Briefing Book

Vetting Is About Policy, Too

When Congress itself has to investigate nominees’ backgrounds, important policy debates get lost.

By Sharon Block

Tagged Briefing BookBureaucracyTrump AdministrationVetting

The vetting process for political appointees in the Obama Administration was no joke. In fact, I made the mistake of making a joke during my meeting with a vetting attorney while I was being considered for a nomination to the National Labor Relations Board. Asked if I had engaged in any behavior—public or private—that would embarrass the President, I said, ”I do not know the President well enough to know what kind of behavior would embarrass him,” my joke was met with stony silence. But that stony silence was indicative of how seriously the White House treated the vetting process. Every detail of a potential nominee’s life was probed and documented. Neither the nominee nor the White House would say a word publicly about a nomination until every aspect of the vetting process, including clearance of a conflict of interest check by the Office of Government Ethics (OGE), was complete.

Clearly, the Trump Administration has a different approach. As The Huffington Post noted in its coverage of the failed nomination of Andy Puzder to be labor secretary, “Trump transition officials told Puzder that the previous rules for vetting and strict ethics no longer applied.” That failure to take the vetting process seriously prior to announcing nominations is showing. In addition to Puzder, two other Trump nominees were found to have failed to pay taxes for household employees. Both the nominees for the Secretary of the Navy and Army have had to withdraw because of previously undisclosed conflicts of interests that OGE could not unwind. Secretary DeVos faced numerous questions about conflicts between her business interests and new responsibilities in the Administration. Top White House aides have already either quit or been escorted from the building because of ethical lapses that only came to light after they started on the job. In recent days, the Trump Administration has been rocked by questions about what—if anything—they sought to uncover or did uncover during the vetting process about Attorney General Jeff Sessions’s contacts with the Russian ambassador prior to the election.

This seeming unconcern for the vetting process says much about this Administration’s moral and ethical underpinnings and the hypocrisy of then-candidate Trump’s promise to “drain the swamp.” It also raises significant questions about how seriously they take the policy process and the confidence they have in the policies they plan to pursue. Yes, in the Obama Administration, we took the vetting process seriously because it is the right thing to do and essential to the notion of public trust. But it was also essential, however, to our commitment to having a robust policy conversation with the American people.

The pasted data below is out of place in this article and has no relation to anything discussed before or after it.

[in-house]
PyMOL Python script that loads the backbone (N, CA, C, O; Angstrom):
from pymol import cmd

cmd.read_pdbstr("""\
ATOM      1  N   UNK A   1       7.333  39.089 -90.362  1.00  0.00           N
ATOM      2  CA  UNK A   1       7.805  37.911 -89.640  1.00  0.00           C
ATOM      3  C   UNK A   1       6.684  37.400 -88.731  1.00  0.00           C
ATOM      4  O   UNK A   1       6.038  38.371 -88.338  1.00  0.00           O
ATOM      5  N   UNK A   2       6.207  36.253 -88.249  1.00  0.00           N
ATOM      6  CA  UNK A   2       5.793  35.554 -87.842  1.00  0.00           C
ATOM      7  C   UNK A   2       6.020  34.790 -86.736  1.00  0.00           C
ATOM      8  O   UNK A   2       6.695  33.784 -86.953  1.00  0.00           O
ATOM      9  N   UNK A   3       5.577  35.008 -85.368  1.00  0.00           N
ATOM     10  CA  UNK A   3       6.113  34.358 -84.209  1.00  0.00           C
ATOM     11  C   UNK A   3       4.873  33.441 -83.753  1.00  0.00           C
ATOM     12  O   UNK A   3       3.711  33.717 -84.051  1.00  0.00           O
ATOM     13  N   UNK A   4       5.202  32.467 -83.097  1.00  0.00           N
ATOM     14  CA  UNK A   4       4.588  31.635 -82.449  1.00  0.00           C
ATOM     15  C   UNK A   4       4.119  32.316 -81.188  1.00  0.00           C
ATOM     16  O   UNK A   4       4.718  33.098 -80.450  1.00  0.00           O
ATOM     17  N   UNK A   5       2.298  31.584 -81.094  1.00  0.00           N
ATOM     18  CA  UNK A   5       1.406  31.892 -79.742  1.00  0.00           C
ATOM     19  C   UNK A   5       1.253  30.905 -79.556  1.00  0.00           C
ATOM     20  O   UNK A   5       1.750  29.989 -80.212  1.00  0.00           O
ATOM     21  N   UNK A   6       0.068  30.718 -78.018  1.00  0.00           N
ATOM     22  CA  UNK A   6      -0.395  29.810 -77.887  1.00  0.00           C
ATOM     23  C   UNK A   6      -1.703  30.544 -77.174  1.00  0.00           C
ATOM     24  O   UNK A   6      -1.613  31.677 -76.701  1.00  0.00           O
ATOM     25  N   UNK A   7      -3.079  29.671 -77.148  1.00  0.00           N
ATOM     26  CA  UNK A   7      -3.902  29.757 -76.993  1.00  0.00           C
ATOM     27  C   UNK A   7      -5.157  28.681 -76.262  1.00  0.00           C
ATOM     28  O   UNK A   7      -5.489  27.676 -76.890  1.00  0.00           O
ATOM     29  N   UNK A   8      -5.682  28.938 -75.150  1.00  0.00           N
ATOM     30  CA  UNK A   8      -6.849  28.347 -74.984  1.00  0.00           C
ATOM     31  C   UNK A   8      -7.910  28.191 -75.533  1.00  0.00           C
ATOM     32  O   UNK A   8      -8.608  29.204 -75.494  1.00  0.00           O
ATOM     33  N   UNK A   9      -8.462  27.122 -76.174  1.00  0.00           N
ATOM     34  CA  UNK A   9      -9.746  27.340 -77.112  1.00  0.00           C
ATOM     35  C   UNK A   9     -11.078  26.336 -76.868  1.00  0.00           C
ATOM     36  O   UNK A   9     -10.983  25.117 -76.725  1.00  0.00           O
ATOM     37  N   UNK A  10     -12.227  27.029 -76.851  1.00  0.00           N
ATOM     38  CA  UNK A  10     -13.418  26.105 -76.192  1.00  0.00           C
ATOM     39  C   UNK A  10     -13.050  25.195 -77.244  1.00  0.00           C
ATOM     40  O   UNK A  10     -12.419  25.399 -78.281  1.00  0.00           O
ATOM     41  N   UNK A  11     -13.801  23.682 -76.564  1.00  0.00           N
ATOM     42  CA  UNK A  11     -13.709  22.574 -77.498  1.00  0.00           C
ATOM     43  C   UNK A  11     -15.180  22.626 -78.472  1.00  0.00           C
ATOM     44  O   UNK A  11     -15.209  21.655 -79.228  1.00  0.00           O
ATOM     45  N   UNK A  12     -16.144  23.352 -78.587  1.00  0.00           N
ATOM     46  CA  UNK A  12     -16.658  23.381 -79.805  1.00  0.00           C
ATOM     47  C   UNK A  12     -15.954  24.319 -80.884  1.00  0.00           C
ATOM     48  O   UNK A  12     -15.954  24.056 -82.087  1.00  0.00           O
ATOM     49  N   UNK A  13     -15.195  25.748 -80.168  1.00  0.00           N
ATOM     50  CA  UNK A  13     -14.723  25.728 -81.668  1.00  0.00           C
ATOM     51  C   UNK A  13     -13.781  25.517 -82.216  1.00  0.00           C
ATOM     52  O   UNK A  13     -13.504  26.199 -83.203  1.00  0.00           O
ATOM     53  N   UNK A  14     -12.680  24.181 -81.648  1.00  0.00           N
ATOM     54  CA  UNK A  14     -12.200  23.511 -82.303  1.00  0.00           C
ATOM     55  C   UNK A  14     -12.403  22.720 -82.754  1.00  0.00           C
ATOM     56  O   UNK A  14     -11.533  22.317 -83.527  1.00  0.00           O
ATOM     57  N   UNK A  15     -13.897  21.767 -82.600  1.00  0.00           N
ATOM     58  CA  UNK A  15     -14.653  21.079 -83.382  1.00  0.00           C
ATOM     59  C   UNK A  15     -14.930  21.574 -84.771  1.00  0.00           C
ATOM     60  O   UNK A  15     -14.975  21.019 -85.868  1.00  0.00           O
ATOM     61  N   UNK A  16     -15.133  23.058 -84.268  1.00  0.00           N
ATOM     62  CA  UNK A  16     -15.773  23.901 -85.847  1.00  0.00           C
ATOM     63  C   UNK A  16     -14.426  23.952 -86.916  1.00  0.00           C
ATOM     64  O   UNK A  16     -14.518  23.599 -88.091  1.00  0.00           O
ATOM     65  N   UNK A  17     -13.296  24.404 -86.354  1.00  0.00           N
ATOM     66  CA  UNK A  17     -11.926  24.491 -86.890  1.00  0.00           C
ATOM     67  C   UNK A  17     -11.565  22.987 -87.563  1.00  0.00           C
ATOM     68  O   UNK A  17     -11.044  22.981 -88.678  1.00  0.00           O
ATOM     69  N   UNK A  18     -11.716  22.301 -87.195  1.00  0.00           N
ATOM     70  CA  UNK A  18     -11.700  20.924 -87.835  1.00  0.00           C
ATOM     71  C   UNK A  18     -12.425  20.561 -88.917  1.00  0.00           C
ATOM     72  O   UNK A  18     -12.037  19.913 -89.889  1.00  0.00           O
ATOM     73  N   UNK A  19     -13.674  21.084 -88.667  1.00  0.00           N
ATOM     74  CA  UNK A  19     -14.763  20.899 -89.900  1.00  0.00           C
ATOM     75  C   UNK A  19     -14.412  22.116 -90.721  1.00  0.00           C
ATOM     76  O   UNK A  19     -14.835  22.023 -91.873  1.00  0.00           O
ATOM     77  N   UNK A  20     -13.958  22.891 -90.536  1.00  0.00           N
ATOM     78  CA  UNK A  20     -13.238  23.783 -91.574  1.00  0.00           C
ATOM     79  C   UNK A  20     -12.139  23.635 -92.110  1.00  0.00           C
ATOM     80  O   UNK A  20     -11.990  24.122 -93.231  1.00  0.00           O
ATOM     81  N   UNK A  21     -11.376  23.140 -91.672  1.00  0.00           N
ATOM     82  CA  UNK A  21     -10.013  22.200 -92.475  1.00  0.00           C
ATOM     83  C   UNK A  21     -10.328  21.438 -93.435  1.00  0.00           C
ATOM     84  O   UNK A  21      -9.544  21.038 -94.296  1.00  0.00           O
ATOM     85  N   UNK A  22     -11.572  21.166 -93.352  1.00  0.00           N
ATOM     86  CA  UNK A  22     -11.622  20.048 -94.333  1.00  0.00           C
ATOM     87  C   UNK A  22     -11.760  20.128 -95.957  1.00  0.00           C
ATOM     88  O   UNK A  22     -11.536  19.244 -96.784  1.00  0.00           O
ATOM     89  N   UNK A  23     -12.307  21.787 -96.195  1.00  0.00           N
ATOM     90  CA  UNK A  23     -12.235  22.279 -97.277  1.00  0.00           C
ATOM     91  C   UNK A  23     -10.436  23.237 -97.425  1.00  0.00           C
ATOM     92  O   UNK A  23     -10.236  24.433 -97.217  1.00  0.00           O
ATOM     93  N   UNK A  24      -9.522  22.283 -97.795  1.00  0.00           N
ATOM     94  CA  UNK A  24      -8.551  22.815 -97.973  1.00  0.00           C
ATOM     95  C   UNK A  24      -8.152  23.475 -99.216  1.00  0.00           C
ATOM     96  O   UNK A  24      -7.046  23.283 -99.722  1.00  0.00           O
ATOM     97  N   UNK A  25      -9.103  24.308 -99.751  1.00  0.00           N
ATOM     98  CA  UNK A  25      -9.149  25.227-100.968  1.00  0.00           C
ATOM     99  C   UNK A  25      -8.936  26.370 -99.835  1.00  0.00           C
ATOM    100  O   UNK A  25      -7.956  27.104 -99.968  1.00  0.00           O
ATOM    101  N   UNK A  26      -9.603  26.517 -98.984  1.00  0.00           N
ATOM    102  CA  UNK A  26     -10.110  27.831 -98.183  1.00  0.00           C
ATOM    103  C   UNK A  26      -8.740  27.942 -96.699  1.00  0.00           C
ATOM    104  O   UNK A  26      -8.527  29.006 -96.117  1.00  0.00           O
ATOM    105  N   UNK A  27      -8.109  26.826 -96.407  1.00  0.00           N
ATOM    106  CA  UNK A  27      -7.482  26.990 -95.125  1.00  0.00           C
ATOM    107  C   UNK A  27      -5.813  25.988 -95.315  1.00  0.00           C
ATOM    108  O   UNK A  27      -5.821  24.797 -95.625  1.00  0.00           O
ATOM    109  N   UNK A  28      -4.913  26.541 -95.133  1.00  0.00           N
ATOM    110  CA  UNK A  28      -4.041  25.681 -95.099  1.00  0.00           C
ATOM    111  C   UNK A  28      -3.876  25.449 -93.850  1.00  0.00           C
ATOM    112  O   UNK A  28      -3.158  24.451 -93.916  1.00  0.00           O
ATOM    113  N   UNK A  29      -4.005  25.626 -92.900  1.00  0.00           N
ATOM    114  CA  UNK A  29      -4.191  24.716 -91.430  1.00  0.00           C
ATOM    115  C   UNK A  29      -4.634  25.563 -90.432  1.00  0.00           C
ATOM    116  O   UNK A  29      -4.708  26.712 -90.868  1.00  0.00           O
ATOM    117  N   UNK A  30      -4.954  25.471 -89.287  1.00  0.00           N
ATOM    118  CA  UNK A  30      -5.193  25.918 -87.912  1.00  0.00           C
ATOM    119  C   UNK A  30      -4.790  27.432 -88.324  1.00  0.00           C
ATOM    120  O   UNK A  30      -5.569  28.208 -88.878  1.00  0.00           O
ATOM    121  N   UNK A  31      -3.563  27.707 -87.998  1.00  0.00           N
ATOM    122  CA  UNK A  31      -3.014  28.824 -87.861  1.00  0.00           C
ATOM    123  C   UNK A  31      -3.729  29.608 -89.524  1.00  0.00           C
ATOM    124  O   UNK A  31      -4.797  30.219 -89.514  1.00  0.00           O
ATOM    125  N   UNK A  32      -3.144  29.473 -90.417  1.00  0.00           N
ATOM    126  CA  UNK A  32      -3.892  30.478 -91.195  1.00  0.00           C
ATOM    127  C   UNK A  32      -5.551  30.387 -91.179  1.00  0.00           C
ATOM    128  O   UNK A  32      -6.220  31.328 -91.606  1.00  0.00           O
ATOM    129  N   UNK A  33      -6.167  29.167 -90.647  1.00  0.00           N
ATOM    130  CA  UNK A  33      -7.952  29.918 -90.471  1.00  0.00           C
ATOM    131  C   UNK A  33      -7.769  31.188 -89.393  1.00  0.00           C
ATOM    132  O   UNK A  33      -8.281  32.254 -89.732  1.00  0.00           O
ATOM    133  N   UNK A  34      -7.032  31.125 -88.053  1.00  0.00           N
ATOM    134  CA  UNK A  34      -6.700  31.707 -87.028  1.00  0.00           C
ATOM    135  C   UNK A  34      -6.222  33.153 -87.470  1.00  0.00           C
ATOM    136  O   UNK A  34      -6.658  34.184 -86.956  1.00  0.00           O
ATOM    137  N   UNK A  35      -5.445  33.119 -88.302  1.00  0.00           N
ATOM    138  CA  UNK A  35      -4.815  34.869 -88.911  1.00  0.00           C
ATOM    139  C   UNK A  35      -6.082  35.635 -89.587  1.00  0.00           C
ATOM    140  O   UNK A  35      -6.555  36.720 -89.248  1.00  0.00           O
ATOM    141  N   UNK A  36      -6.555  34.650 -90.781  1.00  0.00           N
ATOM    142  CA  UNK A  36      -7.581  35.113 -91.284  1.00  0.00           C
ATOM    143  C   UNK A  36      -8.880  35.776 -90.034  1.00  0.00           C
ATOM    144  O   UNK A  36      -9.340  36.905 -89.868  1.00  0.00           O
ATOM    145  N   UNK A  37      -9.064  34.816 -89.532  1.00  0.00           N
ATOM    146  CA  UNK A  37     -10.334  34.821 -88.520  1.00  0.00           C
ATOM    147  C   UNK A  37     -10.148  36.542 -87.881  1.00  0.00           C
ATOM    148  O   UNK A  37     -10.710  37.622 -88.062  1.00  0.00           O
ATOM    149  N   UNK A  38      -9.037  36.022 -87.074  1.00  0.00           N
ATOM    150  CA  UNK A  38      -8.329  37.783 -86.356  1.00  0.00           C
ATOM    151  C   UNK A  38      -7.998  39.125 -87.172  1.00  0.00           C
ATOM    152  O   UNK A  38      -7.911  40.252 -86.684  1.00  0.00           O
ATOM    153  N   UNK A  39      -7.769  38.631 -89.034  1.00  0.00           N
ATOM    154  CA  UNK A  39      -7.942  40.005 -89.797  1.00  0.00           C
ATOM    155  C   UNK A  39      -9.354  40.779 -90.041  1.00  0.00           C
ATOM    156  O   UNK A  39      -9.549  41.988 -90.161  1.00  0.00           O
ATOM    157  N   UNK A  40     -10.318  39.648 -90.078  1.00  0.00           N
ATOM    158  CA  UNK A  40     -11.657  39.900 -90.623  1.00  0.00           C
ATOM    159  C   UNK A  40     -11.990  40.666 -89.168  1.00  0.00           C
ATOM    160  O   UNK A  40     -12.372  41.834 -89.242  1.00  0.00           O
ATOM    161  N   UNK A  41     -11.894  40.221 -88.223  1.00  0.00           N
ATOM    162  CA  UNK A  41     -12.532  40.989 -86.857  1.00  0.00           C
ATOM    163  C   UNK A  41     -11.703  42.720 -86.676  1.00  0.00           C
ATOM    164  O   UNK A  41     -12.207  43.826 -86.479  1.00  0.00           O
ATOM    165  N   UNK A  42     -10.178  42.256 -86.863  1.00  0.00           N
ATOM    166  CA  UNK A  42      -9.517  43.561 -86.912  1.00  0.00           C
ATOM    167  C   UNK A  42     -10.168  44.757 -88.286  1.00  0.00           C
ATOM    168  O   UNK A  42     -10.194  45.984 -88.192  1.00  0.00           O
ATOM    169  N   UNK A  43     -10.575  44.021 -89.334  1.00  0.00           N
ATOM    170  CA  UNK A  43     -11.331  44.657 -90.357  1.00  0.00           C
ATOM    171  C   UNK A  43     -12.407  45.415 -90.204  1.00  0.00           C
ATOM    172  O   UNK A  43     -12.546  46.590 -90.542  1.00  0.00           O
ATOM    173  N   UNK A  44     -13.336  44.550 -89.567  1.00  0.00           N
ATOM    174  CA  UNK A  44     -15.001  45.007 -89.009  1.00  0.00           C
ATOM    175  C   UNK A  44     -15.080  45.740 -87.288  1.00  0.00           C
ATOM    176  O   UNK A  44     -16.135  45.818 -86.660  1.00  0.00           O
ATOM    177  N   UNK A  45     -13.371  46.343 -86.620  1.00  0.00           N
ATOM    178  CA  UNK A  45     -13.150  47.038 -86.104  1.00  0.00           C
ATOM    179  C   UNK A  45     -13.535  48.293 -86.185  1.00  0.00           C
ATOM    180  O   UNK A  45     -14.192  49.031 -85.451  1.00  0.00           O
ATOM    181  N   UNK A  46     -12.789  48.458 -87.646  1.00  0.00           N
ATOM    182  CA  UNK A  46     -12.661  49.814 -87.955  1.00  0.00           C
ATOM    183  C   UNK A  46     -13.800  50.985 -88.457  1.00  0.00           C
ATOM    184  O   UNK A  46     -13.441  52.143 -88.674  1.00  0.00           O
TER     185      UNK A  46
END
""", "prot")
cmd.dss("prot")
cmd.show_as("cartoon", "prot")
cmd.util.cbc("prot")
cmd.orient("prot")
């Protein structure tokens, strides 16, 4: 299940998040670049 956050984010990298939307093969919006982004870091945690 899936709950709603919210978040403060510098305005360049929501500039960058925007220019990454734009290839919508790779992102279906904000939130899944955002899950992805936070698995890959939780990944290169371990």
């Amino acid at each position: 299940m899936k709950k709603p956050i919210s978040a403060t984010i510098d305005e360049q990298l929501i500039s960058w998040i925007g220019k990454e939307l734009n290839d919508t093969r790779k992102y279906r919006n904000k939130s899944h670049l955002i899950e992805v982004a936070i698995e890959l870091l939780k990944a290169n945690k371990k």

As Ben Penn noted in Bloomberg’s Daily Labor Report article on the Puzder hearing, the ethical cloud hanging over that nominee threatened to greatly overshadow the discussion of his policy positions on the myriad issues that would have faced him at the Department of Labor. A similar dynamic actually played out in other cabinet nominees’ hearings—if Senators did not need to figure out whether Tom Price had introduced legislation that benefited firms in which he had investments, they could have spent more of the limited time allotted for his hearing on actual health policy issues. The lack of rigorous vetting suggests that the Trump Administration would rather have their nominees talking about themselves, their personal lives, and their financial dealings than the policy agenda they will be implementing. Maybe that’s because they are afraid of how Americans would react if they understood what policies were in store for them.

We welcomed a robust policy debate. We had no interest in trying to hide where our nominees stood on the issues. Therefore, we tried to remove any obstacles to having those debates—no conflict of interest sideshows, no headlines coming out of a confirmation hearing about the nominee’s personal life, and no delays in filling positions because of ethical lapses that could have been discovered prior to nominations. When you are proud of your vision for the country, you nominate good people to articulate and defend that vision. I am afraid the American people are going to be surprised by the vision of our country espoused by many of the Trump Administration officials once the ethical dust clears and that vision comes in to focus. By then of course, it will be too late for the public to weigh in on those nominees—but maybe that was the point all along.

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Sharon Block is the Executive Director of the Labor and Worklife Program at Harvard Law School. She formerly served as Senior Counselor to Secretary of Labor Tom Perez, Principal Deputy Assistant Secretary of Labor for Policy, and Member of the National Labor Relations Board. The view expressed here are hers and not those of the Labor and Worklife Program or Harvard Law School.

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